All in Book Reviews
Nina Hachigian and Mona Sutphen met while colleagues at the National Security Council under the Clinton Administration. Hachigian is currently a Senior Fellow at the Center for American Progress specializing in U.S. foreign policy, U.S.-China relations, and international institutions. She received her B.S. from Yale University and her J.D. from Stanford University. Sutphen, a former U.S. diplomat, is now serving in the Obama Administration as Deputy Chief of Staff. She earned a B.A. from Mount Holyoke College and her M.Sc. from the London School of Economics. With such diverse experience in and exposure to foreign affairs, these authors are especially qualified to recommend policies for the U.S. to thrive in the 21st century.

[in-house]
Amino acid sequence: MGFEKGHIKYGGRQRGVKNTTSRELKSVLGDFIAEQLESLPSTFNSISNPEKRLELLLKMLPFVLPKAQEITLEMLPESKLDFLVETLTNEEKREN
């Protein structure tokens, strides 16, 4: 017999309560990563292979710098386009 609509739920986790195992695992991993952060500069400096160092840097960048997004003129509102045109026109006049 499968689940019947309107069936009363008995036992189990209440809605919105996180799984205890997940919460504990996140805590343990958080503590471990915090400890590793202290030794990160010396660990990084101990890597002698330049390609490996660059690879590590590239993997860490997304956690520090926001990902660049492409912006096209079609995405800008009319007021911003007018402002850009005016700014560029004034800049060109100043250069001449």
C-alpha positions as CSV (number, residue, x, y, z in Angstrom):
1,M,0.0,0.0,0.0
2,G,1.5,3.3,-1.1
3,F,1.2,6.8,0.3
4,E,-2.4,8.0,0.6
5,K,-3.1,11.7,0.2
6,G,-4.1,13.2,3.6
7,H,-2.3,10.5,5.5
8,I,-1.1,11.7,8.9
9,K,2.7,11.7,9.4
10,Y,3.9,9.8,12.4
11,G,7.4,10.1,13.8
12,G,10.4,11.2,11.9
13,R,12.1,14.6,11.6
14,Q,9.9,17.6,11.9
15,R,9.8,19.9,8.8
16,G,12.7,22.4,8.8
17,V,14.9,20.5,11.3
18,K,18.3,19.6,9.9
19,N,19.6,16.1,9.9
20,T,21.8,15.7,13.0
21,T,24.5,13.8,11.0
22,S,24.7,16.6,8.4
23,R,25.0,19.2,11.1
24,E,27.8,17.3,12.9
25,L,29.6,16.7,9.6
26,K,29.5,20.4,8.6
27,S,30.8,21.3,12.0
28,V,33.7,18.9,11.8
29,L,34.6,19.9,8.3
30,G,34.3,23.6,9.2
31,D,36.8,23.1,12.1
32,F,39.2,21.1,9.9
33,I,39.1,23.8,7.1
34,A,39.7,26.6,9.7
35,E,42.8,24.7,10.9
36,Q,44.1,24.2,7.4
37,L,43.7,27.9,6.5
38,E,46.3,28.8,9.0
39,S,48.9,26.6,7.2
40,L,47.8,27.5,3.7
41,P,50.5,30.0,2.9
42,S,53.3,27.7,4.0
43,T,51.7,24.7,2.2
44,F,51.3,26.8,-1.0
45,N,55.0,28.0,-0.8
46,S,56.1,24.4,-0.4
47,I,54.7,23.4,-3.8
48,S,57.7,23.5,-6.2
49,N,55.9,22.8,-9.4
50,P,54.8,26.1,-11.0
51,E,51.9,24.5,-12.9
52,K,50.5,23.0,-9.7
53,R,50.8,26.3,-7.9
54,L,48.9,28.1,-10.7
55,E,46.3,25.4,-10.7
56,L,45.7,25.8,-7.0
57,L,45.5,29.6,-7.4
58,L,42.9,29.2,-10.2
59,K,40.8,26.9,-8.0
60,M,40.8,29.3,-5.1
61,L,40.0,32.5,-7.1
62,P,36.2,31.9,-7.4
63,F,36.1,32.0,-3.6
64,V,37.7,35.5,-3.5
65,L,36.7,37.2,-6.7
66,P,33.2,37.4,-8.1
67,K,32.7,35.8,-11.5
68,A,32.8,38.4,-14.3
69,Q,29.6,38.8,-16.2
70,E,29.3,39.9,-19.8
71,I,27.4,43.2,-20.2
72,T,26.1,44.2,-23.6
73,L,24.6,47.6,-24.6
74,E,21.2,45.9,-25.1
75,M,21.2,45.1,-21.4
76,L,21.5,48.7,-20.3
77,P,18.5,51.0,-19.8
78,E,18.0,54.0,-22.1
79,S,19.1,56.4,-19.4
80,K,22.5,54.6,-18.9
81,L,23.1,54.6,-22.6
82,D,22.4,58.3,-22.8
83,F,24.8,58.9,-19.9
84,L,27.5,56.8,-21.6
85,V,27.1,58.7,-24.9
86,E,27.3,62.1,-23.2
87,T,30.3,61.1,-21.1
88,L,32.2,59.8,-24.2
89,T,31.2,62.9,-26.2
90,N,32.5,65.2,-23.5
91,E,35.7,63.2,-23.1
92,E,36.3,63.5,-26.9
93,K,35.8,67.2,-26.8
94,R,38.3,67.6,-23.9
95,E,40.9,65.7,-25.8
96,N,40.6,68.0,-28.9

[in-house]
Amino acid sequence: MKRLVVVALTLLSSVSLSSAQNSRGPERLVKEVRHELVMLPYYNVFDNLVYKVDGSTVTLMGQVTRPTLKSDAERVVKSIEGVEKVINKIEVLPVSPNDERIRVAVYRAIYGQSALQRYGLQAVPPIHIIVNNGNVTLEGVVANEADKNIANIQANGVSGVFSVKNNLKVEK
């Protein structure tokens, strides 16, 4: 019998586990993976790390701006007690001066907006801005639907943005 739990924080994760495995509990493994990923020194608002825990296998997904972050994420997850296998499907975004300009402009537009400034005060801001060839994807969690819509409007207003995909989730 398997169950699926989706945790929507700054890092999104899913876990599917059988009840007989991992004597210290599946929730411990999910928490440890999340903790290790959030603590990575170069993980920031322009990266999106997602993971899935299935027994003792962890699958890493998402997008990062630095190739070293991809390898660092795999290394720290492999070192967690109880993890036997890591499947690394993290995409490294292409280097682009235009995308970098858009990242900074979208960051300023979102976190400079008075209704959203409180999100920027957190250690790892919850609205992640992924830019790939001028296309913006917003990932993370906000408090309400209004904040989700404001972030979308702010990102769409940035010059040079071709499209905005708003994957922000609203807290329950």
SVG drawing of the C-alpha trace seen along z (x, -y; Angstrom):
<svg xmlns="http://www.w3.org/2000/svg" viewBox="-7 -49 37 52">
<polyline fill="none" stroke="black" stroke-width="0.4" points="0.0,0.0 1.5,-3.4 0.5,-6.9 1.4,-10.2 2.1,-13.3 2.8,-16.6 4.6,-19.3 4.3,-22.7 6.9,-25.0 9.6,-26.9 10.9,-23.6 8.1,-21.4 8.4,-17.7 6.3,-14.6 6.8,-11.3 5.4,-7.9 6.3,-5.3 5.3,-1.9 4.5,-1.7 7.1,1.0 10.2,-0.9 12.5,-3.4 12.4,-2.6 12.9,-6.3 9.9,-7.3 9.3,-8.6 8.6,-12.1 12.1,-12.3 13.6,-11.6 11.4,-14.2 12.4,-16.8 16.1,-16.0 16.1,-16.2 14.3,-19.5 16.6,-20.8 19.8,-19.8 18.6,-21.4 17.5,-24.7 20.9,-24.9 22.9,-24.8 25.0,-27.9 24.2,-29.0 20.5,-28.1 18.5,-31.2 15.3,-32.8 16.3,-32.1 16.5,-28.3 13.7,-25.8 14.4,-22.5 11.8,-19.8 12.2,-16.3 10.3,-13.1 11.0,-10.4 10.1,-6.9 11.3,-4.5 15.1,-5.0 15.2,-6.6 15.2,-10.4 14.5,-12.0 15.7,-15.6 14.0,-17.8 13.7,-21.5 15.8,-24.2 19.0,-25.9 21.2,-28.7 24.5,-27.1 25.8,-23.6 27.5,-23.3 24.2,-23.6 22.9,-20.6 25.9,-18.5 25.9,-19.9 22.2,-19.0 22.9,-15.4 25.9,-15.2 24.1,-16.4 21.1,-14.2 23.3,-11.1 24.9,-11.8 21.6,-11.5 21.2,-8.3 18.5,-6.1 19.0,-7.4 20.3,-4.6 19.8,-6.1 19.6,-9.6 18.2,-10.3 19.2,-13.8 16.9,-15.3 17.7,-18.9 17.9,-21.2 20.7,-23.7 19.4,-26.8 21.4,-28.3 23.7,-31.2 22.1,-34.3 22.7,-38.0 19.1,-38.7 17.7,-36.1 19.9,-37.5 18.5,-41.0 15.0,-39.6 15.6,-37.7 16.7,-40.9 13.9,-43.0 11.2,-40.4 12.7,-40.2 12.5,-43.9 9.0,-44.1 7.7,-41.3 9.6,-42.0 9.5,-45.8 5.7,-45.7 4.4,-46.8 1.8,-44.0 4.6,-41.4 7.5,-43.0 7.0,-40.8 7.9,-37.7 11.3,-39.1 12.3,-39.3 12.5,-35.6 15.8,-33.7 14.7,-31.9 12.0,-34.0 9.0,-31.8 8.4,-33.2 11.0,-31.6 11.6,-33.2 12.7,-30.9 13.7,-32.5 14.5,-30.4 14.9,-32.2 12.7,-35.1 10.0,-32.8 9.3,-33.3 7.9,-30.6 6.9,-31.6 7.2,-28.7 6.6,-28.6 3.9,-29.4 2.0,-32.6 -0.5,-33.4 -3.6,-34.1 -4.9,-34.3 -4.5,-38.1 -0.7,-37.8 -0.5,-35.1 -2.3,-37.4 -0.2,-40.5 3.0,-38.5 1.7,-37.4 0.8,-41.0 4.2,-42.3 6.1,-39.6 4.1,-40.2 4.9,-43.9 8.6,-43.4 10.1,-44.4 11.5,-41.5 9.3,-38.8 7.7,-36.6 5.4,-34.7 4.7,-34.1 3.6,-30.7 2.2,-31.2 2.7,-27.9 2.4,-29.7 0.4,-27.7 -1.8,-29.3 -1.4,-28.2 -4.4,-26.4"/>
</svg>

Reviewed by Trey Akers Academic colleagues Peter Newman (Curtin University, Australia) and Timothy Beatley (University of Virginia) team with Island Press Senior Editor Heather Boyer to share personal experiences of sustainable urban policy as a response to risks posed by peak oil and climate change. For the first two authors, this work emerges out of crucial events surrounding the 1970s oil crisis, circumstances that shocked each as social disarray and a loss of individual freedom that transformed economic, political, and social relationships across society. Along with Boyer, a 2005 Loeb Fellow at Harvard University, the authors draw upon direct encounters with innovations in city design. More than sustainable design solutions, however, a desire to create places—settlements that strengthen human connectedness and bonds to the natural landscape—drives the authors’ impetus to restructure cities.